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Configuring a Multiboot System

If your computer already has any version of Windows installed and you have a second disk partition available (or enough unallocated space to create a second partition), you can install a clean copy of Windows 10 without disturbing your existing Windows installation. At boot time, you choose your Windows version from a startup menu. Although this is typically called a dual-boot system, it's more accurate to call it a multiboot configuration, because you can install multiple copies of Windows or other PC-compatible operating systems.

Having the capability to choose your operating system at startup is handy if you have a program or device that simply won't work under Windows 10. When you need to use the legacy program or device, you can boot into your earlier Windows version without too much fuss. This capability is also useful for software developers and IT professionals who need to be able to test how programs work under different operating systems using physical (not virtual) hardware.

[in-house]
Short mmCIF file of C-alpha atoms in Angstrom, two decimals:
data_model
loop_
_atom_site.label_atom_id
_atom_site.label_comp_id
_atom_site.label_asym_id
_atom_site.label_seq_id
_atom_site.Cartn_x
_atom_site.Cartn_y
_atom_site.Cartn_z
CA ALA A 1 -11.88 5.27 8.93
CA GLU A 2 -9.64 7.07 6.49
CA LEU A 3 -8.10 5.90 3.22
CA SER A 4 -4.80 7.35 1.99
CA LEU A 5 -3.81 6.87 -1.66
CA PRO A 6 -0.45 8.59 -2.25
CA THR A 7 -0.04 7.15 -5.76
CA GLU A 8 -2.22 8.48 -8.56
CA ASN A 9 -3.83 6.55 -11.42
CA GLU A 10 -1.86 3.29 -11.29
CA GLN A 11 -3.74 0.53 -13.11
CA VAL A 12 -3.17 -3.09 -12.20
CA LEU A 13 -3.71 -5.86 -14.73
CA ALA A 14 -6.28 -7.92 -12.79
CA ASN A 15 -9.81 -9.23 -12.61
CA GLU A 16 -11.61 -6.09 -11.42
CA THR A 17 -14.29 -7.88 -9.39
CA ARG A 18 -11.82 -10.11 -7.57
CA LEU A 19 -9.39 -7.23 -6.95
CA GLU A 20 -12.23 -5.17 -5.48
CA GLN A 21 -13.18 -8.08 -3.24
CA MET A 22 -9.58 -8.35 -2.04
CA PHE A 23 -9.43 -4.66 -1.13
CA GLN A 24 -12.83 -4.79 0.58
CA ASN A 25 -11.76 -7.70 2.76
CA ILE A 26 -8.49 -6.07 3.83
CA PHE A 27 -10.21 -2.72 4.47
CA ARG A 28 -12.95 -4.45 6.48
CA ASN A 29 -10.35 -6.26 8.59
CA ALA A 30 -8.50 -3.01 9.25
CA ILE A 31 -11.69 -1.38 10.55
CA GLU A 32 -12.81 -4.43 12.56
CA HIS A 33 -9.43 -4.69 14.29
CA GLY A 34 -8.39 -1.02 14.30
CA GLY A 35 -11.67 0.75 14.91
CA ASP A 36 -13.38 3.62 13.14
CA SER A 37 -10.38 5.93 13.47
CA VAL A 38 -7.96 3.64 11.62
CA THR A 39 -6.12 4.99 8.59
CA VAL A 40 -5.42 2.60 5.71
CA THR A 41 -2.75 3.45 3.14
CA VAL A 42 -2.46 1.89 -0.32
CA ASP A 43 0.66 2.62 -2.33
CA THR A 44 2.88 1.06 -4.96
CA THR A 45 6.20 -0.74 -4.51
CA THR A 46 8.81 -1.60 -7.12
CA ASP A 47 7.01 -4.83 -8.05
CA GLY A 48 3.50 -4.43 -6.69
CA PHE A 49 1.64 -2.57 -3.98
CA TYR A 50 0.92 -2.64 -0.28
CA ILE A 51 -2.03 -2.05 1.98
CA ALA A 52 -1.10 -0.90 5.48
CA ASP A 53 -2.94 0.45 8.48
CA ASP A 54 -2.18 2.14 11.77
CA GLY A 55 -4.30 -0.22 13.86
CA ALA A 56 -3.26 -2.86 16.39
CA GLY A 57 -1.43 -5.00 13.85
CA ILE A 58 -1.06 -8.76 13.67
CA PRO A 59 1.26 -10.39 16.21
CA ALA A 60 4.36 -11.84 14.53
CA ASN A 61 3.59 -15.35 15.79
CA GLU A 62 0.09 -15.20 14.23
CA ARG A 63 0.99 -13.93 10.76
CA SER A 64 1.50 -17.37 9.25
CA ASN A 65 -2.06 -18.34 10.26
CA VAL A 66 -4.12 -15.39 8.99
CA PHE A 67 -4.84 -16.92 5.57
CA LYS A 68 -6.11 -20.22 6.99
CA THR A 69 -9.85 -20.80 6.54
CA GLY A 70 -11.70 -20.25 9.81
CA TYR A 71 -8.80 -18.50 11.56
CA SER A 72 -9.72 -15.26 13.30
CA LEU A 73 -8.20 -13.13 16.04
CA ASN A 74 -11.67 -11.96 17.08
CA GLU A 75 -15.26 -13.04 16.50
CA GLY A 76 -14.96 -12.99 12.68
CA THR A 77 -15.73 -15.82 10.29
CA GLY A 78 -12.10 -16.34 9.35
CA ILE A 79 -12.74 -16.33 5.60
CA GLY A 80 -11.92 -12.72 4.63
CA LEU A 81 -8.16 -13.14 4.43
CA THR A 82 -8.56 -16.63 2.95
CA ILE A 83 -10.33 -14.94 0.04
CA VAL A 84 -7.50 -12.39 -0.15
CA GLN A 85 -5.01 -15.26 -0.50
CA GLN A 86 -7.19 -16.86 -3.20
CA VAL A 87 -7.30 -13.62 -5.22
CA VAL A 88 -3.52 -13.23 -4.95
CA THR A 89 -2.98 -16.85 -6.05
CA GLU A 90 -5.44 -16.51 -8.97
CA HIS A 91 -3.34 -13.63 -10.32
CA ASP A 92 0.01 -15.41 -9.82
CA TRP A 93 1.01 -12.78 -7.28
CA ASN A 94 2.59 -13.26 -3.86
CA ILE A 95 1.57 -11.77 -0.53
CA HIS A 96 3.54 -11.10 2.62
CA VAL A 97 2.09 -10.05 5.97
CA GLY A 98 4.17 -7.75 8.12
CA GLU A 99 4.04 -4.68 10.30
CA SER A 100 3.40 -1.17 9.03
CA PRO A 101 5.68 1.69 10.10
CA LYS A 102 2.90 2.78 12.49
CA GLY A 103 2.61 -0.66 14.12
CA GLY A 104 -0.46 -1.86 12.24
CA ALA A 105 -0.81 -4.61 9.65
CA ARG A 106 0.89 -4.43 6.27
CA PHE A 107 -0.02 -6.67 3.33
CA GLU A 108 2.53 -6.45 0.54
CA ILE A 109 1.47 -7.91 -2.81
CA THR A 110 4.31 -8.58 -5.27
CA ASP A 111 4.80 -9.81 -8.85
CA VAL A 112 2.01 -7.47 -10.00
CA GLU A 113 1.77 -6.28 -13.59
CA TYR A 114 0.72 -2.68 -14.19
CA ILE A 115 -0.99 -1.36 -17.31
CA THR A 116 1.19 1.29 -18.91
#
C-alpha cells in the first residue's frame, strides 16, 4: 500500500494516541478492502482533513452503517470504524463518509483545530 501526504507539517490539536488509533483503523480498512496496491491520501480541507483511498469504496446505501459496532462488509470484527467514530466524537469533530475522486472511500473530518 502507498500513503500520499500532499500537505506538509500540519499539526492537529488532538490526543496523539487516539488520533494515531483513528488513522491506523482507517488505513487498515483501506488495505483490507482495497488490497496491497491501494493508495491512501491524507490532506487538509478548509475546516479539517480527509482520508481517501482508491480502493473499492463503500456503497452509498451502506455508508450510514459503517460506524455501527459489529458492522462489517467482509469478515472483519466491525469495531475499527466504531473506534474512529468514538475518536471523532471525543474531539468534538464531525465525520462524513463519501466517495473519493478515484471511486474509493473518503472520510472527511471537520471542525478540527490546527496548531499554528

For experienced Windows users, installing a second copy of Windows 10 in its own partition can also be helpful as a way to experiment with a potentially problematic program or device driver without compromising a working system. After you finish setting up the second, clean version of Windows 10, you'll see an additional entry on the startup menu that corresponds to your new installation. (The newly installed version is the default menu choice; it runs automatically if 30 seconds pass and you haven't made a choice.) Experiment with the program or driver and see how well it works. If, after testing thoroughly, you're satisfied that the program is safe to use, you can add it to the Windows 10 installation you use every day.

Use virtual machines instead of hassling with multiboot menus:
You can create truly elaborate multiboot configurations using more than a decade's worth of Windows versions. But unless you're running a hardware testing lab, there's no good reason to do that. The much simpler, smoother alternative is to use virtual hardware that faithfully re-creates the operating environment.
We strongly recommend Microsoft's Hyper-V virtualization software, which is a standard feature in the Pro editions of Windows 8.1 and Windows 10 and on recent Windows Server releases.
To run Windows 10 on a Mac, try Parallels, available at http://parallels.com. For other operating systems, check out VMware (http://vmware.com), which offers excellent virtualization software for use on desktop Windows machines and servers, and the free VirtualBox package from Oracle (http://virtualbox.org).